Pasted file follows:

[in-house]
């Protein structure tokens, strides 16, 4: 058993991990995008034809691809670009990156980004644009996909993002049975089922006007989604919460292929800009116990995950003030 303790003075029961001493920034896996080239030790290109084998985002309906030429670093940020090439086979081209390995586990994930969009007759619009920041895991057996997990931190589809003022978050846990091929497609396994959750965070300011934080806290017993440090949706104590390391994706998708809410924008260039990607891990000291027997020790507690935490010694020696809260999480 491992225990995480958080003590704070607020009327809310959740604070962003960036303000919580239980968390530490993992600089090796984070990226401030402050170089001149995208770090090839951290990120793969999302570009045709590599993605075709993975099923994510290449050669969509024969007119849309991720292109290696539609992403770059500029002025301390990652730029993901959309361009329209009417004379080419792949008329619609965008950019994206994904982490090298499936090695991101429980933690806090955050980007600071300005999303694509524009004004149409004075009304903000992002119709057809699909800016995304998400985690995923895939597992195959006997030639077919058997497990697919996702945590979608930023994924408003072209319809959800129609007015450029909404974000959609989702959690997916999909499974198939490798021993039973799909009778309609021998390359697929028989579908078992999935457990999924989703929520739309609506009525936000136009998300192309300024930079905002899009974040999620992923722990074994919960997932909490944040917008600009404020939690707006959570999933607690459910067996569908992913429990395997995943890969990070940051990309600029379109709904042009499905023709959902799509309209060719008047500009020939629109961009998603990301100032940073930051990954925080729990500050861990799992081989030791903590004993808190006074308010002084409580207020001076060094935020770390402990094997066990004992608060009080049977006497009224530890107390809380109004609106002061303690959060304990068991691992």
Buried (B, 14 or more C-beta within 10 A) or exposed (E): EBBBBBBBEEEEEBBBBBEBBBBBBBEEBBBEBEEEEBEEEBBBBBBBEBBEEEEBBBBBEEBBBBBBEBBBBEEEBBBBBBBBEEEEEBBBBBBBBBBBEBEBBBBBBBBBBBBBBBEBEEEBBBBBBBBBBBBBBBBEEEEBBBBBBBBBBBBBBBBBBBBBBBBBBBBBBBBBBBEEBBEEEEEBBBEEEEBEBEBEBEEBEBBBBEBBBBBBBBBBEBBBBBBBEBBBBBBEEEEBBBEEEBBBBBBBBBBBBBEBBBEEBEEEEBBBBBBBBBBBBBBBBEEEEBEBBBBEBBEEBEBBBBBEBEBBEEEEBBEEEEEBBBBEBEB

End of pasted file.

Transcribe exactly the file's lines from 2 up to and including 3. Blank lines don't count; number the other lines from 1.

């Protein structure tokens, strides 16, 4: 058993991990995008034809691809670009990156980004644009996909993002049975089922006007989604919460292929800009116990995950003030 303790003075029961001493920034896996080239030790290109084998985002309906030429670093940020090439086979081209390995586990994930969009007759619009920041895991057996997990931190589809003022978050846990091929497609396994959750965070300011934080806290017993440090949706104590390391994706998708809410924008260039990607891990000291027997020790507690935490010694020696809260999480 491992225990995480958080003590704070607020009327809310959740604070962003960036303000919580239980968390530490993992600089090796984070990226401030402050170089001149995208770090090839951290990120793969999302570009045709590599993605075709993975099923994510290449050669969509024969007119849309991720292109290696539609992403770059500029002025301390990652730029993901959309361009329209009417004379080419792949008329619609965008950019994206994904982490090298499936090695991101429980933690806090955050980007600071300005999303694509524009004004149409004075009304903000992002119709057809699909800016995304998400985690995923895939597992195959006997030639077919058997497990697919996702945590979608930023994924408003072209319809959800129609007015450029909404974000959609989702959690997916999909499974198939490798021993039973799909009778309609021998390359697929028989579908078992999935457990999924989703929520739309609506009525936000136009998300192309300024930079905002899009974040999620992923722990074994919960997932909490944040917008600009404020939690707006959570999933607690459910067996569908992913429990395997995943890969990070940051990309600029379109709904042009499905023709959902799509309209060719008047500009020939629109961009998603990301100032940073930051990954925080729990500050861990799992081989030791903590004993808190006074308010002084409580207020001076060094935020770390402990094997066990004992608060009080049977006497009224530890107390809380109004609106002061303690959060304990068991691992």
Buried (B, 14 or more C-beta within 10 A) or exposed (E): EBBBBBBBEEEEEBBBBBEBBBBBBBEEBBBEBEEEEBEEEBBBBBBBEBBEEEEBBBBBEEBBBBBBEBBBBEEEBBBBBBBBEEEEEBBBBBBBBBBBEBEBBBBBBBBBBBBBBBEBEEEBBBBBBBBBBBBBBBBEEEEBBBBBBBBBBBBBBBBBBBBBBBBBBBBBBBBBBBEEBBEEEEEBBBEEEEBEBEBEBEEBEBBBBEBBBBBBBBBBEBBBBBBBEBBBBBBEEEEBBBEEEBBBBBBBBBBBBBEBBBEEBEEEEBBBBBBBBBBBBBBBBEEEEBEBBBBEBBEEBEBBBBBEBEBBEEEEBBEEEEEBBBBEBEB